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Esomeprazole and aspirin fixed combination for the prevention of cardiovascular events
Authors Sylvester KW, Cheng J, Mehra MR
Received 20 February 2013
Accepted for publication 11 April 2013
Published 16 May 2013 Volume 2013:9 Pages 245—254
Checked for plagiarism Yes
Review by Single anonymous peer review
Peer reviewer comments 4
Katelyn W Sylvester,1 Judy WM Cheng,1,3 Mandeep R Mehra2,4
1Department of Pharmacy, 2Department of Medicine, Brigham and Women’s Hospital, Boston, MA, USA; 3Massachusetts College of Pharmacy and Health Sciences, Boston, MA, 4Harvard Medical School, Boston MA, USA
Abstract: Low dose aspirin therapy plays a fundamental role in both the primary and secondary prevention of cardiovascular events. Although the evidence using low dose aspirin for secondary prevention is well-established, the decision to use aspirin for primary prevention is based on an evaluation of the patient’s risk of cardiovascular events compared to their risk of adverse events, such as bleeding. In addition to the risk of bleeding associated with long term aspirin administration, upper gastrointestinal side effects, such as dyspepsia often lead to discontinuation of therapy, which places patients at an increased risk for cardiovascular events. One option to mitigate adverse events and increase adherence is the addition of esomeprazole to the medication regimen. This review article provides an evaluation of the literature on the concomitant use of aspirin and esomeprazole available through February 2013. The efficacy, safety, tolerability, cost effectiveness, and patient quality of life of this regimen is discussed. A summary of the pharmacokinetic and pharmacodynamic interactions between aspirin and esomeprazole, as well as other commonly used cardiovascular medications are also reviewed. The addition of esomeprazole to low dose aspirin therapy in patients at high risk of developing gastric ulcers for the prevention of cardiovascular disease, significantly reduced their risk of ulcer development. Pharmacokinetic and pharmacodynamic studies suggested that esomeprazole did not affect the pharmacokinetic parameters or the antiplatelet effects of aspirin. Therefore, for those patients who are at a high risk of developing a gastrointestinal ulcer, the benefit of adding esomeprazole likely outweighs the risks of longer term proton pump inhibitor use, and the combination can be recommended. Administering the two agents separately may also be more economical. On the other hand, for those patients at lower risk of developing a gastrointestinal ulcer, both the additional risk and cost make the inclusion of a proton pump inhibitor unwarranted.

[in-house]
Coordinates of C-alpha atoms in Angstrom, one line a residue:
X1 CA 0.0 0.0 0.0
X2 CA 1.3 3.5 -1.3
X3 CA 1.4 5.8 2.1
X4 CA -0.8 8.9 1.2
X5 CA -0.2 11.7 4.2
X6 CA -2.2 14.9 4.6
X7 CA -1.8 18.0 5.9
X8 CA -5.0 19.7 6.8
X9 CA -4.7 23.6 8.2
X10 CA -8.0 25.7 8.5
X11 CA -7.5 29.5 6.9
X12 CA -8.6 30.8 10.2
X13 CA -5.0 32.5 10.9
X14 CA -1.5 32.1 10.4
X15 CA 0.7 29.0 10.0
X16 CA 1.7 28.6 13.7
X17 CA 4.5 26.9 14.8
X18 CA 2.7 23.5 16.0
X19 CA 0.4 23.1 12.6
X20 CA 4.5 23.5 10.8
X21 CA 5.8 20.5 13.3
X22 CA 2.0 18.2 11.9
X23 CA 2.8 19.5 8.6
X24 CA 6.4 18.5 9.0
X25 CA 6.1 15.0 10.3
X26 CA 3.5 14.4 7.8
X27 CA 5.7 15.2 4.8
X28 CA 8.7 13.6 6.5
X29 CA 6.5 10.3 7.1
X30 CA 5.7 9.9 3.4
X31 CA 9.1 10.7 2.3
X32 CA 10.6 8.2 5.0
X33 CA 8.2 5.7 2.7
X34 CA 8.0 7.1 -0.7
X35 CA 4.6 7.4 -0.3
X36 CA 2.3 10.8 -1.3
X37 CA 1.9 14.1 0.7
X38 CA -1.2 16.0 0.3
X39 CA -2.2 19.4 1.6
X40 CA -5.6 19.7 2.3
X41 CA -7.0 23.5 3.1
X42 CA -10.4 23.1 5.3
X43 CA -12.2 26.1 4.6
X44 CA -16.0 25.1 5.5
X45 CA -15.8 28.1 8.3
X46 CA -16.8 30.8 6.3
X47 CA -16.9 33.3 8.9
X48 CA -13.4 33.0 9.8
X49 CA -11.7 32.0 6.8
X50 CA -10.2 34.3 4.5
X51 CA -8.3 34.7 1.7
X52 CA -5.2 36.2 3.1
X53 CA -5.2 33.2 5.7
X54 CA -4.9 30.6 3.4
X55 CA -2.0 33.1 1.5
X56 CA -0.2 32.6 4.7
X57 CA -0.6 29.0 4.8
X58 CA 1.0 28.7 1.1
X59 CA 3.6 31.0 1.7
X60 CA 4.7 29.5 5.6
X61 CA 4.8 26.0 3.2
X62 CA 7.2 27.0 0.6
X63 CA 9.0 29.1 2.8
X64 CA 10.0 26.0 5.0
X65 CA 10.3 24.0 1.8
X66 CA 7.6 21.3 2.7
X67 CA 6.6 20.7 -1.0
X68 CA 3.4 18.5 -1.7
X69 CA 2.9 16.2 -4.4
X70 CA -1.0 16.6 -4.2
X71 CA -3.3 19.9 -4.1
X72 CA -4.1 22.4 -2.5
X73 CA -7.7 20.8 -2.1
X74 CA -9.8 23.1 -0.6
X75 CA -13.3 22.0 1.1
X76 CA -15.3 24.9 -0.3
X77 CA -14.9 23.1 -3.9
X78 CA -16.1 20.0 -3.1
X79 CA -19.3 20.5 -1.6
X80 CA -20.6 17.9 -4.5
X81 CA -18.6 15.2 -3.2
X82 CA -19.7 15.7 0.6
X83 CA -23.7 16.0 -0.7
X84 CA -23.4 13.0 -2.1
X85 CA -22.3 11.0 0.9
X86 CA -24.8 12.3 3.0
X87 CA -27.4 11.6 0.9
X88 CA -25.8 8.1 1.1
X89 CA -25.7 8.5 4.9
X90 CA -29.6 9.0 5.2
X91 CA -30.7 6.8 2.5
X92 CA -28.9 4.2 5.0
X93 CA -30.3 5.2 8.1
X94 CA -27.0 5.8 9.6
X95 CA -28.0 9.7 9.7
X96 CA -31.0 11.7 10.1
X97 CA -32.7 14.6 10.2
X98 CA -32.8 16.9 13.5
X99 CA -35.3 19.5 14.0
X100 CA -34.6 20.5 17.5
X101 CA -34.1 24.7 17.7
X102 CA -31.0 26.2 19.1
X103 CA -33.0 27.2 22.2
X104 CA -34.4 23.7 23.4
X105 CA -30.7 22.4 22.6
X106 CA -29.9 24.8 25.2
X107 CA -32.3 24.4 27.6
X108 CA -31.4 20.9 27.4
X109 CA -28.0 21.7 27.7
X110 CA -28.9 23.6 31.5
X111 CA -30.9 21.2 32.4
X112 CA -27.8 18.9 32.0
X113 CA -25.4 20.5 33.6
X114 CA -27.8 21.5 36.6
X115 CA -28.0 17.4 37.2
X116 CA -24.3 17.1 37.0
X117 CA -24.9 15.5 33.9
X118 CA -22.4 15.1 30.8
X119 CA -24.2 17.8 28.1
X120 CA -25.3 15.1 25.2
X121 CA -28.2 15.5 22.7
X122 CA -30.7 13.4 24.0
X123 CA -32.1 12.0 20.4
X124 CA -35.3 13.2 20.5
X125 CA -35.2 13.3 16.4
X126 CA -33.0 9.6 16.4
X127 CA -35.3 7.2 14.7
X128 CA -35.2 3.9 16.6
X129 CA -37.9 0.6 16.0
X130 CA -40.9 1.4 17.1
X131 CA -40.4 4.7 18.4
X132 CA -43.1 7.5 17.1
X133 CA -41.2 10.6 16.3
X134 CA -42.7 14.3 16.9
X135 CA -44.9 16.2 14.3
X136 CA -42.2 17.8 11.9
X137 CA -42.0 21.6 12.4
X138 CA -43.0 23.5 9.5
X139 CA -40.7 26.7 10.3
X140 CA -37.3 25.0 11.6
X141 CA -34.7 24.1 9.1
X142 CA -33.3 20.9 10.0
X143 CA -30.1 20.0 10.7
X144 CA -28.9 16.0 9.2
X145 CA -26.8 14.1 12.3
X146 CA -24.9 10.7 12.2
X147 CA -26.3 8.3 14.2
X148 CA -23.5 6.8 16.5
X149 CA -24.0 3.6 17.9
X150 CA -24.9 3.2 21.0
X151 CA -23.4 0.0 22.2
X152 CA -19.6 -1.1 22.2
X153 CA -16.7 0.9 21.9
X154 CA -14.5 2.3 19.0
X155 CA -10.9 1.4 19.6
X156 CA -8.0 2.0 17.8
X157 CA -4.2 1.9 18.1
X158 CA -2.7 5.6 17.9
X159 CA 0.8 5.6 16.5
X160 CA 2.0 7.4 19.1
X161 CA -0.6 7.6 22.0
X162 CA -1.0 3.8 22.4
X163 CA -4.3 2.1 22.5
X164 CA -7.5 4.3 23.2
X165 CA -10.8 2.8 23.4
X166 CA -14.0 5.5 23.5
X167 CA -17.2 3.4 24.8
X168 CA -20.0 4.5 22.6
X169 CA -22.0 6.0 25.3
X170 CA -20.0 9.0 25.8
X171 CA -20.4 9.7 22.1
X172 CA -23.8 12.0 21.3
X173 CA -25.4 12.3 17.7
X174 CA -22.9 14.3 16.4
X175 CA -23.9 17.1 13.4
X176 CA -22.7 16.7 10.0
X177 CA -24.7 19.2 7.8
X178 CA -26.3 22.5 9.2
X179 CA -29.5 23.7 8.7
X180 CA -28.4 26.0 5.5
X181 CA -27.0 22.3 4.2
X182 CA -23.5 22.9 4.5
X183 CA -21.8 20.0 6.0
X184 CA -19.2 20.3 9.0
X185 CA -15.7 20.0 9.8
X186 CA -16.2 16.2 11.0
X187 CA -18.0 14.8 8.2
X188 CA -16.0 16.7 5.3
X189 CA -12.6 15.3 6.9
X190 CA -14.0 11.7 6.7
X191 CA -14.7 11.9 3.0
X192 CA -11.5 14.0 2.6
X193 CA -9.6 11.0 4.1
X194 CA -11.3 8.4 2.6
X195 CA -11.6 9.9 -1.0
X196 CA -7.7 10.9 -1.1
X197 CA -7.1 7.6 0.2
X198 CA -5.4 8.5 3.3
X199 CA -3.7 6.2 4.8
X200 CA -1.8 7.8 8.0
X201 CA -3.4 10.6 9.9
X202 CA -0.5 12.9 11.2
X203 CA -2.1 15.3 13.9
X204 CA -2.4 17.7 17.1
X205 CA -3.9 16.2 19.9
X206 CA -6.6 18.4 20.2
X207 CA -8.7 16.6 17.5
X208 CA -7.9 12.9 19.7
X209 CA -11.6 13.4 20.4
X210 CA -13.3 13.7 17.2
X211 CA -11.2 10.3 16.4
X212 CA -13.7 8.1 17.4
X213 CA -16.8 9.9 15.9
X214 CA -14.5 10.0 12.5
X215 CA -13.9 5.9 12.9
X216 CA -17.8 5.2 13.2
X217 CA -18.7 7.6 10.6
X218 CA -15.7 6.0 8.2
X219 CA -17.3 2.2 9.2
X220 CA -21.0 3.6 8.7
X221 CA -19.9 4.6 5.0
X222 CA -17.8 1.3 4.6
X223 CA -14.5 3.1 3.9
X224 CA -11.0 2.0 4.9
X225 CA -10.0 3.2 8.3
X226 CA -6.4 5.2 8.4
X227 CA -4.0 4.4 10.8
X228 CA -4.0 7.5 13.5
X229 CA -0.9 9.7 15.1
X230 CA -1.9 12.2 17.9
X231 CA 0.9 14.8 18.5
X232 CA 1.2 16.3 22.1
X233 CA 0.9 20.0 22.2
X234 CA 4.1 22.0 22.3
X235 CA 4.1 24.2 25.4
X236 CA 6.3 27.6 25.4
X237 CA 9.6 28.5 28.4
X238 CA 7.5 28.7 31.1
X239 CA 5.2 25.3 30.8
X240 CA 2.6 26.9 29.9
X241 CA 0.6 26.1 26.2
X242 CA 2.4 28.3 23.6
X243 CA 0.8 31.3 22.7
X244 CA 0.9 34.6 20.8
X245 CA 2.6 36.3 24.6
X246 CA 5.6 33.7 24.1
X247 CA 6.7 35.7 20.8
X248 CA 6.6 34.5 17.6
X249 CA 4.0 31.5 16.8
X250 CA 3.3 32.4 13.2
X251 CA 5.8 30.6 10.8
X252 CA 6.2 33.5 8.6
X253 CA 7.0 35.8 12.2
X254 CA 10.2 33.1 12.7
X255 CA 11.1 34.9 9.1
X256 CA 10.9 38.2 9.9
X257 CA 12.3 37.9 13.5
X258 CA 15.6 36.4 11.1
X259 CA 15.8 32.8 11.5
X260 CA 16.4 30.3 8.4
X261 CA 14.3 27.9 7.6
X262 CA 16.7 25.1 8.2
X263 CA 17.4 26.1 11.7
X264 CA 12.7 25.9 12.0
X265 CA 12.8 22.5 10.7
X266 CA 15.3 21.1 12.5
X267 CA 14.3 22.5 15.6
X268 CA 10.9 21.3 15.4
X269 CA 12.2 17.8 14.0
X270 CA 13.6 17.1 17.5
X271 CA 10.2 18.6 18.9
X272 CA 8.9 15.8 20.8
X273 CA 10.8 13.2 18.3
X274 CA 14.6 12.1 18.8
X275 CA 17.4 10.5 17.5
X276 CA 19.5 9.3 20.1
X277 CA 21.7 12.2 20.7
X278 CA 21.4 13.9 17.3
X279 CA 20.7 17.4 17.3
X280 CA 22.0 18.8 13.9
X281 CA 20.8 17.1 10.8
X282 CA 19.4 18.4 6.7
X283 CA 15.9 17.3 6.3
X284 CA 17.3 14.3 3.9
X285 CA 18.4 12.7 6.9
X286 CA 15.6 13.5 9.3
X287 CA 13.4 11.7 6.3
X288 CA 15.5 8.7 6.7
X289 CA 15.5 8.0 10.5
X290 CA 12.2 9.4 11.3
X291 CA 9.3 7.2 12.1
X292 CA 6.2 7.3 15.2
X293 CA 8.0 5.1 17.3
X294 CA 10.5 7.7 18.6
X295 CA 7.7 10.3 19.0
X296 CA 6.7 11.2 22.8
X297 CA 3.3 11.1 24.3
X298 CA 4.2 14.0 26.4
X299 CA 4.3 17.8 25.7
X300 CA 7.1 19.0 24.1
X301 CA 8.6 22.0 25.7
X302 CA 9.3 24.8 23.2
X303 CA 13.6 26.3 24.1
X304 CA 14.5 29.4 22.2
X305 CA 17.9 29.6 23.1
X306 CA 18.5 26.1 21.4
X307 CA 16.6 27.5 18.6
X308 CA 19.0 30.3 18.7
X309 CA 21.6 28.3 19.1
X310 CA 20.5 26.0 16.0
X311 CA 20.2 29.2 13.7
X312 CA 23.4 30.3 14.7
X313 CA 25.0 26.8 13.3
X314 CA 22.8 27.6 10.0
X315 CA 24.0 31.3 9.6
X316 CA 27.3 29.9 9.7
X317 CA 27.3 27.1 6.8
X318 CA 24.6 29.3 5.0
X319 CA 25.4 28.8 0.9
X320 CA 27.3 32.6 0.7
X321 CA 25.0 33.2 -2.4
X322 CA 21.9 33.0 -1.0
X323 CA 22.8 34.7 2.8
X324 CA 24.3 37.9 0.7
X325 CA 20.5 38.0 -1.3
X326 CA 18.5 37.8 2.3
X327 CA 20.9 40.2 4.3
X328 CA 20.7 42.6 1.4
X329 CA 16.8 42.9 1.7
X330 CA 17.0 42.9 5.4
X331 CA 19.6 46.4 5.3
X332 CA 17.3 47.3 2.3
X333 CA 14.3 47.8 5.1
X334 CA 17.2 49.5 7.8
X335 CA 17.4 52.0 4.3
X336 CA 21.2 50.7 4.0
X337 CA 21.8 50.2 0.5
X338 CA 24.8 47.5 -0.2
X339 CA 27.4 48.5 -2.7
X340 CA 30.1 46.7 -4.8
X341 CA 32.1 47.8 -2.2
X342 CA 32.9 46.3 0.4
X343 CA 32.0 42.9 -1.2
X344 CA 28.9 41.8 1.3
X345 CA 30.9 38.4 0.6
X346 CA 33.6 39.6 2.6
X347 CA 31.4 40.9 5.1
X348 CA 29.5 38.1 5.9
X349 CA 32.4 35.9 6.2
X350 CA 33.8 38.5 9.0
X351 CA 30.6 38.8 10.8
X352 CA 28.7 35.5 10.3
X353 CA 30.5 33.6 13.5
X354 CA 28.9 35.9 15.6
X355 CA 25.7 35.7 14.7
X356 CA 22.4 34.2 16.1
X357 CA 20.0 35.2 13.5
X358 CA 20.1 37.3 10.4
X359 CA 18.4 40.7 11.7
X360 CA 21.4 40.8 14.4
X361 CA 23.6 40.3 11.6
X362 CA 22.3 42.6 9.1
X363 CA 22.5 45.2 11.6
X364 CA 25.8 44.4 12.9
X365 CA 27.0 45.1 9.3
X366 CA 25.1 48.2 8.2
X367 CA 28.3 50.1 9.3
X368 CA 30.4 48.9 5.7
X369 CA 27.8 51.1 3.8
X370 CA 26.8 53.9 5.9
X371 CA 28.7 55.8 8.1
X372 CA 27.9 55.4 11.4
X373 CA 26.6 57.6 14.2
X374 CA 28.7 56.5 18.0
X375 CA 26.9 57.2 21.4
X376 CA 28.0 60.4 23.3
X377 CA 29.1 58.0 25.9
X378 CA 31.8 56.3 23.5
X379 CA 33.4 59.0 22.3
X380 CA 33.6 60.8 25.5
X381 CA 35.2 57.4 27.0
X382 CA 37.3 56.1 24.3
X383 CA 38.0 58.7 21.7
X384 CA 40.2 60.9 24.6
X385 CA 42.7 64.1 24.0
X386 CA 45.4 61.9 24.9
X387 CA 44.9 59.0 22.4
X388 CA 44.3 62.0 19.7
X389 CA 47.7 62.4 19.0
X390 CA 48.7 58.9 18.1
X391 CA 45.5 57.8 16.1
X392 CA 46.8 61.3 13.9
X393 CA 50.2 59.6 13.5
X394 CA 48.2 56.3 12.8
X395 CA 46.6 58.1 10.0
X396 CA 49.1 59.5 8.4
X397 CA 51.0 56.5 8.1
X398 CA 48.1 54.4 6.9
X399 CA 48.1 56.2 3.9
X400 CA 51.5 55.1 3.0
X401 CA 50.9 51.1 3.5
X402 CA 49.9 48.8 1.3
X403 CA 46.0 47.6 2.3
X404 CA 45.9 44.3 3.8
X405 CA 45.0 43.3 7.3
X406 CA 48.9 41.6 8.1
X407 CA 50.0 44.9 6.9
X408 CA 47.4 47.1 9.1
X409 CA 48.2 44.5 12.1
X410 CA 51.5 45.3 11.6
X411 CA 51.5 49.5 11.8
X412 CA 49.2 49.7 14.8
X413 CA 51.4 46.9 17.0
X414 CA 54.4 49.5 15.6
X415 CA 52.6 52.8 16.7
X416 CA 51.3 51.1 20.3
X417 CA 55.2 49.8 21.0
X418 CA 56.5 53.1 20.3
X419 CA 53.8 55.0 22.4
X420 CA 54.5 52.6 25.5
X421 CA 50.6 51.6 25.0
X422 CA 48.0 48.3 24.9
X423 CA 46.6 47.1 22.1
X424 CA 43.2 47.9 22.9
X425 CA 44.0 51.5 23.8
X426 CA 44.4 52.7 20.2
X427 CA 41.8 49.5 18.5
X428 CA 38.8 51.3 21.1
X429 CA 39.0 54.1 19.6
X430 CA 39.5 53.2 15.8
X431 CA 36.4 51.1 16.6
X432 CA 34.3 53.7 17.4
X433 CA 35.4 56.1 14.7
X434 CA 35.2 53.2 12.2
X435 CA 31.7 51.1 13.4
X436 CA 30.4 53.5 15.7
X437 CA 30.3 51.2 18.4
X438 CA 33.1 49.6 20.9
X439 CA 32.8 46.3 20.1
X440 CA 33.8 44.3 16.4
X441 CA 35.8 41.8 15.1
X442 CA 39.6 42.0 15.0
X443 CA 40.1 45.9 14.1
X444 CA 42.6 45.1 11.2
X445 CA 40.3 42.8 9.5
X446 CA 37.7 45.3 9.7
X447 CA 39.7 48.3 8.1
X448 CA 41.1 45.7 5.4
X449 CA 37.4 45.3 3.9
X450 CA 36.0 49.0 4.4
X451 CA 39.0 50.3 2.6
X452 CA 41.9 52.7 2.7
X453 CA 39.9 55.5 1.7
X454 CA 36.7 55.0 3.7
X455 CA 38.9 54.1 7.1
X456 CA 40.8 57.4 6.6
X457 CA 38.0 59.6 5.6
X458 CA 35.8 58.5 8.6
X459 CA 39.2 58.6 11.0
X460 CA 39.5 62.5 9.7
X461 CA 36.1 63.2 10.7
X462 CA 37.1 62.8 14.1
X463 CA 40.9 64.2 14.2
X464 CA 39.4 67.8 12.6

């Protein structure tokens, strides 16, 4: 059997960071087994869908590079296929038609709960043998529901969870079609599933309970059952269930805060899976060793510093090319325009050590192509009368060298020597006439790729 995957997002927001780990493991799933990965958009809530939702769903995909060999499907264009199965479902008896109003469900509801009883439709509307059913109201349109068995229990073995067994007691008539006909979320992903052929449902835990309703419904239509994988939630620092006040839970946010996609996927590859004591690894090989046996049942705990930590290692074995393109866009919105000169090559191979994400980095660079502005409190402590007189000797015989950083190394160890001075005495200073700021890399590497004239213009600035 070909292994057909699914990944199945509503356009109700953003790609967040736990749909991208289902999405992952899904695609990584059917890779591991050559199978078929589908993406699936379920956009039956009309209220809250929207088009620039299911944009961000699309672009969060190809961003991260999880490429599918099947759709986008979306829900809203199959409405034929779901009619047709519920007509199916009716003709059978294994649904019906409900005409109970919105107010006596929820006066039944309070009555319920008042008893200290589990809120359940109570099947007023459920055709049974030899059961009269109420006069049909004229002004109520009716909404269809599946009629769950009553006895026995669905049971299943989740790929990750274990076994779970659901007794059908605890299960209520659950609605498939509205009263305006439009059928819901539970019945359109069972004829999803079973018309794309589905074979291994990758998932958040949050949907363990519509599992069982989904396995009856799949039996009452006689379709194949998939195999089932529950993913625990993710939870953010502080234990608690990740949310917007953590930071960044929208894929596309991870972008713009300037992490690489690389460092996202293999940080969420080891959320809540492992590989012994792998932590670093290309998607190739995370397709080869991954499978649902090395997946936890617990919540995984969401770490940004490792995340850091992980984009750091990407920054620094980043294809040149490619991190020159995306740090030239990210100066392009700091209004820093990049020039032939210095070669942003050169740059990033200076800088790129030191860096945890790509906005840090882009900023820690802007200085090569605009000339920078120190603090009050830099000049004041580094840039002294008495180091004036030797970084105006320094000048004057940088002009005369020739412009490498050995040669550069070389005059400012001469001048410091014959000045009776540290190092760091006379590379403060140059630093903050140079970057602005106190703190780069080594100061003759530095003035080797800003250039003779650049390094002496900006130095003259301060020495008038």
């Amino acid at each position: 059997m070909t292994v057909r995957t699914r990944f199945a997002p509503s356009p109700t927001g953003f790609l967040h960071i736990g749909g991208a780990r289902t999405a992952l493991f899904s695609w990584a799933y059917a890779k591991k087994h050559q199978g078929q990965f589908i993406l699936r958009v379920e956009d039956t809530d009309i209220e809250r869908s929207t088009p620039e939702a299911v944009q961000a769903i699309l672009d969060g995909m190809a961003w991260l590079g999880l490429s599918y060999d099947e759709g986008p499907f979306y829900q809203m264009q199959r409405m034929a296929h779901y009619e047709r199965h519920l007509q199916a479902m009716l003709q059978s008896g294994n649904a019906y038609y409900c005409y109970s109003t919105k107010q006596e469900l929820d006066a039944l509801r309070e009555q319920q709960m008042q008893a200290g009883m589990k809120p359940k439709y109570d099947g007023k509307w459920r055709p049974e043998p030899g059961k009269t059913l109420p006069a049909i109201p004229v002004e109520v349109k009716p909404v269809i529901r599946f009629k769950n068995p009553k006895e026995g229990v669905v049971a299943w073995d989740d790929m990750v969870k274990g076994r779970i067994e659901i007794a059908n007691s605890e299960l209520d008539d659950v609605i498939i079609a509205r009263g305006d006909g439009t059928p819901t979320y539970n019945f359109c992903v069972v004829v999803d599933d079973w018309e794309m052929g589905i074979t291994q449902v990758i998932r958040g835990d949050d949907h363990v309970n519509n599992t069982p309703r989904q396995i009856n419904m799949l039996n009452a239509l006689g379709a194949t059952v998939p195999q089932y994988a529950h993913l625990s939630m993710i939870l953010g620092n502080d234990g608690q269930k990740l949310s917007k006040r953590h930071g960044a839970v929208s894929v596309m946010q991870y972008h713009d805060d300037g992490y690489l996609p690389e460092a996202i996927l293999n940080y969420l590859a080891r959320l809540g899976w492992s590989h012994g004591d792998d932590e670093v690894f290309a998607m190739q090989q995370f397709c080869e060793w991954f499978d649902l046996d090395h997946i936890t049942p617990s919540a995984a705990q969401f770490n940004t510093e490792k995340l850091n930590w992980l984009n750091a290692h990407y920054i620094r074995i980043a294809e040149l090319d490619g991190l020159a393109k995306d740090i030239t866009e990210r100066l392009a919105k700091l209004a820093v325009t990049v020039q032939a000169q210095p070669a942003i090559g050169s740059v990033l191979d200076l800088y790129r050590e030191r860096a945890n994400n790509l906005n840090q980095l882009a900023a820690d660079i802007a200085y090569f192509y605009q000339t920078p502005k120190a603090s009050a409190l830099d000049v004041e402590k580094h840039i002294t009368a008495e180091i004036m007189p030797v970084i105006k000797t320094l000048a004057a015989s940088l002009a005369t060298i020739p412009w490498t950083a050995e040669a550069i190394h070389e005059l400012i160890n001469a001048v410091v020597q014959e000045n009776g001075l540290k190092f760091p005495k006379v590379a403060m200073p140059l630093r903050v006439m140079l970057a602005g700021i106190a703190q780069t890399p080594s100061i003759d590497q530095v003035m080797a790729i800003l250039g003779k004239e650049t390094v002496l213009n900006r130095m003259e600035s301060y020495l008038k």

Keywords: aspirin, esomeprazole, proton pump inhibitors, cardiovascular event prevention
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